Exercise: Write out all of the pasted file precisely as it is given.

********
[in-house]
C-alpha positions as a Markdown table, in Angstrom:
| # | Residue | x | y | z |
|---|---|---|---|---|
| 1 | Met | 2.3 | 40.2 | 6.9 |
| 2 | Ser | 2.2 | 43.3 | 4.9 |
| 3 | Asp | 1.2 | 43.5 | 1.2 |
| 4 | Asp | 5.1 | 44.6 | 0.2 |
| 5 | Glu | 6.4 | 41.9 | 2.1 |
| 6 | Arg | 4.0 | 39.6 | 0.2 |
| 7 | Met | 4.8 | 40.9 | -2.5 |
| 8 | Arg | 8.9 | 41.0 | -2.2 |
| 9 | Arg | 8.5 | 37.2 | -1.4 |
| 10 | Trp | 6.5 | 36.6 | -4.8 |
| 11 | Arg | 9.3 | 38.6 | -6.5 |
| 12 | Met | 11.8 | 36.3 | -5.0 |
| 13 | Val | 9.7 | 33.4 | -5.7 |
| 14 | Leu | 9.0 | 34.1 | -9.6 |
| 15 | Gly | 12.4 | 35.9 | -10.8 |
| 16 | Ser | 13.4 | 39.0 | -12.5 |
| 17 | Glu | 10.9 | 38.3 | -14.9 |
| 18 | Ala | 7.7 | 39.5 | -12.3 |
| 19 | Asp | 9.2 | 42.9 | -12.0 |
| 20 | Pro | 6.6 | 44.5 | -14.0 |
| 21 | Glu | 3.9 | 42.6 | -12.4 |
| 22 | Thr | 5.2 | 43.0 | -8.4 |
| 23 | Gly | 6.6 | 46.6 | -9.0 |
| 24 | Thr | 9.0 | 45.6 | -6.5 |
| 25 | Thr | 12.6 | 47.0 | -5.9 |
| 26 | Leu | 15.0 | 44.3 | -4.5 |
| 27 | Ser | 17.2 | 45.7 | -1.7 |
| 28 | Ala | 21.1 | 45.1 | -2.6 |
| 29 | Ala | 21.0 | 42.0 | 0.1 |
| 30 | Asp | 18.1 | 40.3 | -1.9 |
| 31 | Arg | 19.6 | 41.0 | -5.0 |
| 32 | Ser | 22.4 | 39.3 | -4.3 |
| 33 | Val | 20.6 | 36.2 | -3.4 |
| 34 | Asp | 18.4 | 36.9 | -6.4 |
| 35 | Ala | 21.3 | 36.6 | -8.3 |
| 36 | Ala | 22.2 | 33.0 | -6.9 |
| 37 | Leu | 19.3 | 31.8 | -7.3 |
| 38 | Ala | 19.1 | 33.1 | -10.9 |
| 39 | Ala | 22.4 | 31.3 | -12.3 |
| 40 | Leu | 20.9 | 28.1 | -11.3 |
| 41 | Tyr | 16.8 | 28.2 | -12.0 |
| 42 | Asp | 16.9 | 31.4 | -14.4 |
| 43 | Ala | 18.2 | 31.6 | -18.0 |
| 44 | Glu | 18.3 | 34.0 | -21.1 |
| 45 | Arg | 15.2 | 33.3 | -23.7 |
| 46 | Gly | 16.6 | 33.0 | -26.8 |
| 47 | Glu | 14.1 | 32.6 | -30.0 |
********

[in-house]
C-alpha positions as a Markdown table, in Angstrom:
| # | Residue | x | y | z |
|---|---|---|---|---|
| 1 | Met | 2.3 | 40.2 | 6.9 |
| 2 | Ser | 2.2 | 43.3 | 4.9 |
| 3 | Asp | 1.2 | 43.5 | 1.2 |
| 4 | Asp | 5.1 | 44.6 | 0.2 |
| 5 | Glu | 6.4 | 41.9 | 2.1 |
| 6 | Arg | 4.0 | 39.6 | 0.2 |
| 7 | Met | 4.8 | 40.9 | -2.5 |
| 8 | Arg | 8.9 | 41.0 | -2.2 |
| 9 | Arg | 8.5 | 37.2 | -1.4 |
| 10 | Trp | 6.5 | 36.6 | -4.8 |
| 11 | Arg | 9.3 | 38.6 | -6.5 |
| 12 | Met | 11.8 | 36.3 | -5.0 |
| 13 | Val | 9.7 | 33.4 | -5.7 |
| 14 | Leu | 9.0 | 34.1 | -9.6 |
| 15 | Gly | 12.4 | 35.9 | -10.8 |
| 16 | Ser | 13.4 | 39.0 | -12.5 |
| 17 | Glu | 10.9 | 38.3 | -14.9 |
| 18 | Ala | 7.7 | 39.5 | -12.3 |
| 19 | Asp | 9.2 | 42.9 | -12.0 |
| 20 | Pro | 6.6 | 44.5 | -14.0 |
| 21 | Glu | 3.9 | 42.6 | -12.4 |
| 22 | Thr | 5.2 | 43.0 | -8.4 |
| 23 | Gly | 6.6 | 46.6 | -9.0 |
| 24 | Thr | 9.0 | 45.6 | -6.5 |
| 25 | Thr | 12.6 | 47.0 | -5.9 |
| 26 | Leu | 15.0 | 44.3 | -4.5 |
| 27 | Ser | 17.2 | 45.7 | -1.7 |
| 28 | Ala | 21.1 | 45.1 | -2.6 |
| 29 | Ala | 21.0 | 42.0 | 0.1 |
| 30 | Asp | 18.1 | 40.3 | -1.9 |
| 31 | Arg | 19.6 | 41.0 | -5.0 |
| 32 | Ser | 22.4 | 39.3 | -4.3 |
| 33 | Val | 20.6 | 36.2 | -3.4 |
| 34 | Asp | 18.4 | 36.9 | -6.4 |
| 35 | Ala | 21.3 | 36.6 | -8.3 |
| 36 | Ala | 22.2 | 33.0 | -6.9 |
| 37 | Leu | 19.3 | 31.8 | -7.3 |
| 38 | Ala | 19.1 | 33.1 | -10.9 |
| 39 | Ala | 22.4 | 31.3 | -12.3 |
| 40 | Leu | 20.9 | 28.1 | -11.3 |
| 41 | Tyr | 16.8 | 28.2 | -12.0 |
| 42 | Asp | 16.9 | 31.4 | -14.4 |
| 43 | Ala | 18.2 | 31.6 | -18.0 |
| 44 | Glu | 18.3 | 34.0 | -21.1 |
| 45 | Arg | 15.2 | 33.3 | -23.7 |
| 46 | Gly | 16.6 | 33.0 | -26.8 |
| 47 | Glu | 14.1 | 32.6 | -30.0 |